Predicting what OPEC will do next can be a boon when trading oil. But as we’ll see later on, its actions aren’t always easy to follow.
Oil is hugely important to the global economy, but its supply infrastructure is surprisingly fragile.
Political upheaval, natural disasters and inclement weather can all see the world’s access to oil suddenly restricted. Oil pipelines may break, new governments may impose supply limitations or war may mean drilling ceases entirely.
Even the threat of turmoil in a major oil region can often see futures prices rocket.
One often overlooked factor that can have a significant impact on oil’s price is refinery capacity.
Sky-high production levels may not cause rock-bottom prices if refinery capacity keeps supply limited. Many refineries operate with excess capacity when demand doesn’t meet production, maintaining prices while they wait for demand levels to recover.
Global oil demand
As ever on financial markets, supply’s counterpoint is demand. When global demand for oil diminishes, producers are met with a dilemma. If they maintain production, prices will fall. But if they cut supply, another player might eat up their market share.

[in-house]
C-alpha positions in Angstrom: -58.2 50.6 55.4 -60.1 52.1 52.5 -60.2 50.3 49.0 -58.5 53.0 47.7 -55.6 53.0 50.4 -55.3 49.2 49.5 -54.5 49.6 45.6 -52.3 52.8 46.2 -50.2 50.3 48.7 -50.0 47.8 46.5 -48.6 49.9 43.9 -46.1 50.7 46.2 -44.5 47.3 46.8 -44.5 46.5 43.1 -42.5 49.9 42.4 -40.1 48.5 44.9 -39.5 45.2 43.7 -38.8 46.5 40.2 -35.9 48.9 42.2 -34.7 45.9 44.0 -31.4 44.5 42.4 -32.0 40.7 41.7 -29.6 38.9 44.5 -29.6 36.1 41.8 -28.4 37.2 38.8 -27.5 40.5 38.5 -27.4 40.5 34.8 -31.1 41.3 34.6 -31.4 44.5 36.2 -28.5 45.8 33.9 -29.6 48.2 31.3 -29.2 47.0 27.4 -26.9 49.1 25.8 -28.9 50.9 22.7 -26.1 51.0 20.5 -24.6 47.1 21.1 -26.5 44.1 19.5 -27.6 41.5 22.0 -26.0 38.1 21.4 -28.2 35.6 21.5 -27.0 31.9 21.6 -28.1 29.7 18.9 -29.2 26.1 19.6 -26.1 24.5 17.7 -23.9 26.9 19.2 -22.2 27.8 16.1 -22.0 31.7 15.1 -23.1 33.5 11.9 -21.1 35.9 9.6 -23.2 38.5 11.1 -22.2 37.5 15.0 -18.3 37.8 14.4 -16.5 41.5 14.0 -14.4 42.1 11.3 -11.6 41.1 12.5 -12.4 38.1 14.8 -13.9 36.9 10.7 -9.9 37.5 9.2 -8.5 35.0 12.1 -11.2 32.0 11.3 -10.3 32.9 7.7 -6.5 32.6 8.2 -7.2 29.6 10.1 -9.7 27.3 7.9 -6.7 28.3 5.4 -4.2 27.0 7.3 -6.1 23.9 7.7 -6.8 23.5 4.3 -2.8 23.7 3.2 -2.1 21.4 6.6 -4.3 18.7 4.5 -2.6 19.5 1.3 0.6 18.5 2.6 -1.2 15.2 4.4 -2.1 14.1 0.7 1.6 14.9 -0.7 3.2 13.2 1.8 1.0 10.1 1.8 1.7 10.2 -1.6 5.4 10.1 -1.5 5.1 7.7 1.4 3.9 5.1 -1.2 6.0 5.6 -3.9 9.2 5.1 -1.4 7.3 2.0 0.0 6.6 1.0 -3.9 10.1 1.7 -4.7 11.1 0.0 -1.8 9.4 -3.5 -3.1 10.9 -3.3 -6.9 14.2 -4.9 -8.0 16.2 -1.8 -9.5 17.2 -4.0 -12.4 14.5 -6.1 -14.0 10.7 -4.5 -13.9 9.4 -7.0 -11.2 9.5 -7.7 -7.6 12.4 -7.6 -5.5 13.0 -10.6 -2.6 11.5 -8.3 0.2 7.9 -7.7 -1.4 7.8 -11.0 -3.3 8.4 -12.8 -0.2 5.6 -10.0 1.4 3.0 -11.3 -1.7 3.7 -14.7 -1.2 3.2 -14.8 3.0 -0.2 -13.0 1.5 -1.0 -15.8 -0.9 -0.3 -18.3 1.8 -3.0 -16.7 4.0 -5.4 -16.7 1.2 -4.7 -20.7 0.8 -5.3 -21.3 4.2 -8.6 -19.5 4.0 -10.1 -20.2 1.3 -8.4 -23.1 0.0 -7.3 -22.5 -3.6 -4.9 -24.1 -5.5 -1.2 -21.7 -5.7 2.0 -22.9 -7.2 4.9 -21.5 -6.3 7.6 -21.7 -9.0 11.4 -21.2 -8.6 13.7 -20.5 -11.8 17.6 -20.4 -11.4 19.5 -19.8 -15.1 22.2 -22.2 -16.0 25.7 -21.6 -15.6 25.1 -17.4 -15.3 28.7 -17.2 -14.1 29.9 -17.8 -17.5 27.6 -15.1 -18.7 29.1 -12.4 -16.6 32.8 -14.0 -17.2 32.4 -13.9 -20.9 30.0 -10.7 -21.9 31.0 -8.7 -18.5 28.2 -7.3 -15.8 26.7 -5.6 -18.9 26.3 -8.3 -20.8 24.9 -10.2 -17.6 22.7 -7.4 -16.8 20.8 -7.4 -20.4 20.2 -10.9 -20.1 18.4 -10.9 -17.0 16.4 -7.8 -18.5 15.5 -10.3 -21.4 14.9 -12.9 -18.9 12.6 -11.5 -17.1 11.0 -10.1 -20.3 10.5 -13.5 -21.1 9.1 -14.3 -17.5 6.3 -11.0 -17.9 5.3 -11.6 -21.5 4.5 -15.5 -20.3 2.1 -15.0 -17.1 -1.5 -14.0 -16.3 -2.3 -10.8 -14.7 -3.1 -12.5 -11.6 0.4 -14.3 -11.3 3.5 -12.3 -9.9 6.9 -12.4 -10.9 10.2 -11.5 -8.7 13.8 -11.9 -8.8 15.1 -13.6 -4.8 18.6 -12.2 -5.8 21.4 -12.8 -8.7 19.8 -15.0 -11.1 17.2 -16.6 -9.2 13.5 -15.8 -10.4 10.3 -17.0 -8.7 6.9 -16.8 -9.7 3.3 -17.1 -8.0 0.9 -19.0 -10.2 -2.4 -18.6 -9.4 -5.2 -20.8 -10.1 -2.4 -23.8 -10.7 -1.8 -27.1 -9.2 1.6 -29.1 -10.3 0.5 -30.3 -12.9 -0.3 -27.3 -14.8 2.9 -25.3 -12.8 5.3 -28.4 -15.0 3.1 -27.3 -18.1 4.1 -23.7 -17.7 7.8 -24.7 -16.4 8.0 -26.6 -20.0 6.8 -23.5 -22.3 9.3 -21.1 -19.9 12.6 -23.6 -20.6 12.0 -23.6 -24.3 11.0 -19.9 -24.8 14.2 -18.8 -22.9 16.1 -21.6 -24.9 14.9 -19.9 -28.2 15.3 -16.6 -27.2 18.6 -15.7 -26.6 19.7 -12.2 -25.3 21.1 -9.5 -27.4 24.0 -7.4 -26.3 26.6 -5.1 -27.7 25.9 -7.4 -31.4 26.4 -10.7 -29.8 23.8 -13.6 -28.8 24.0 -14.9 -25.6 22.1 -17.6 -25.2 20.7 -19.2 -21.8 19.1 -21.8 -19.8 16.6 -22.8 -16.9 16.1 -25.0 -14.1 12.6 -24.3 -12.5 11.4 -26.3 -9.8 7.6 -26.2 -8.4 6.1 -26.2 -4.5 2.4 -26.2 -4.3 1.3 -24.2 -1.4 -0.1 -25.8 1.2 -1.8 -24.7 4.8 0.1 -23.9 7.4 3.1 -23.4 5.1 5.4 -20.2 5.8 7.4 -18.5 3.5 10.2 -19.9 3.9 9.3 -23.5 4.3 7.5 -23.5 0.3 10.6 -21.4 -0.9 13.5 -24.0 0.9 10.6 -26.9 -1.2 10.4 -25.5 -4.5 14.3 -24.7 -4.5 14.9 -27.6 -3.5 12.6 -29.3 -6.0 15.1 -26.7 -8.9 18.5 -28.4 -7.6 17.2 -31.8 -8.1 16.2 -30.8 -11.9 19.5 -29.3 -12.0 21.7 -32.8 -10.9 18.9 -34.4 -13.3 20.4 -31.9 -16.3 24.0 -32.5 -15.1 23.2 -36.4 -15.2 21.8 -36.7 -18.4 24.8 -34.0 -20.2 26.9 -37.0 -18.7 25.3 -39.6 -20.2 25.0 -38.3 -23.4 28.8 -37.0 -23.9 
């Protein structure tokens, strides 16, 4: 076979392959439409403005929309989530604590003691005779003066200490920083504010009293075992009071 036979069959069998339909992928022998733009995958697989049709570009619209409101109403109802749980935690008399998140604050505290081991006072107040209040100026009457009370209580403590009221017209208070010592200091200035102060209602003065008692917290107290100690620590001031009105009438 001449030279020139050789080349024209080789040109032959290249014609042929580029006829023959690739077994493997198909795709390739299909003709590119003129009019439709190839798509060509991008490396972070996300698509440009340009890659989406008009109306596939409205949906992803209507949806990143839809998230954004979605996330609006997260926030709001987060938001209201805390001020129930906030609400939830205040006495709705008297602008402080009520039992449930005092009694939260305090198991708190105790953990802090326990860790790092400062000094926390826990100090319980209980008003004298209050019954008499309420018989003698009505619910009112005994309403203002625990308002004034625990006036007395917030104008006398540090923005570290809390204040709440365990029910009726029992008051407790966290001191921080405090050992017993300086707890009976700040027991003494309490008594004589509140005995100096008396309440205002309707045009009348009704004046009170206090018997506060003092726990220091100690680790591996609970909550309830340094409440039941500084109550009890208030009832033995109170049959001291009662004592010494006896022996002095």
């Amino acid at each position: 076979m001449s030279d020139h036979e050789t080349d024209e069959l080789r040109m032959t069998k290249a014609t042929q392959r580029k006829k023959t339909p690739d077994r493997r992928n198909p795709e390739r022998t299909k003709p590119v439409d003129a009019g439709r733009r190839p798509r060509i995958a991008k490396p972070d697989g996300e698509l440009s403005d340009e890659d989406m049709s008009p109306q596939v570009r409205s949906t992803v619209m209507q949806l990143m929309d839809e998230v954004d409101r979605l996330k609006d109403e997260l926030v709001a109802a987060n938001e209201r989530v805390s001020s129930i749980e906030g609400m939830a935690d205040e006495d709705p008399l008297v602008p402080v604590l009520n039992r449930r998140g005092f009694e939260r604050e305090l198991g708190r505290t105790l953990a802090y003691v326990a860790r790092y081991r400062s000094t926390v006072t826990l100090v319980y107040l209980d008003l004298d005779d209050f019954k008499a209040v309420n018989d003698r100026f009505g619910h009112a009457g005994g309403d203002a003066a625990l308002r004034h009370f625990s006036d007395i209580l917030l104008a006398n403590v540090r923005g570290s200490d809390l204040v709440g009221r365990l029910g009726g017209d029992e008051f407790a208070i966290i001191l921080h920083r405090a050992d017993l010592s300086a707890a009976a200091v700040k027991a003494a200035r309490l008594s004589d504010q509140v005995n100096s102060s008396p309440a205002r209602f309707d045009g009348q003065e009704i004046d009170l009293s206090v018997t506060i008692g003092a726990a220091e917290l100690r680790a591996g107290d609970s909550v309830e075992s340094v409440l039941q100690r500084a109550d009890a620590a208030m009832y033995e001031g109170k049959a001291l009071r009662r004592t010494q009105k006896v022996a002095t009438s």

Let’s examine three factors that often dictate demand for oil: the economy, US dollar and oil alternatives.
Oil is often referred as the ‘building block of the global economy’. Industry revolves around it, it powers most transportation and even provides the basis for many vital materials, including plastics.
It’s no surprise, then, that global economic performance has a strong correlation with oil prices. When major economic powerhouses like the US, China and Europe are booming, oil demand rises and its price tends to follow. In fallow times, oil can tumble.
The US dollar
Like all commodities, oil is priced in US dollars, which gives it a negative correlation with USD.
Say that a barrel of oil is priced at $100. When the US dollar is strong, that $100 is worth more – making oil more expensive. When USD is weak, on the other hand, oil is comparatively cheap.
This means that oil demand tends to fall off when USD gains strength. All things being equal, oil’s price will then fall, making it worth roughly the same as it was before.
Alternatives to oil
The issues associated with the global economy’s reliance on oil are well known.
The world is moving away from fossil fuels and towards renewable energy. In 2020, almost a third of all electricity was generated using renewable sources. As take up of ‘green’ energy picks up, demand for oil should drop. If supply doesn’t drop at the same rate, oil’s price will fall.
However, the biggest disruptor to oil demand in recent years hasn’t been renewable at all – it’s been US shale.
Drilling for ‘shale’ oil has enabled the US – the world’s biggest consumer of oil – to reduce its reliance on OPEC in recent years. It is no longer just the biggest oil consumer in the world; it is also the biggest producer.
Perhaps unsurprisingly, this has had a huge impact on oil markets. Here’s a quick rundown of some recent history to explain how.
Oil price history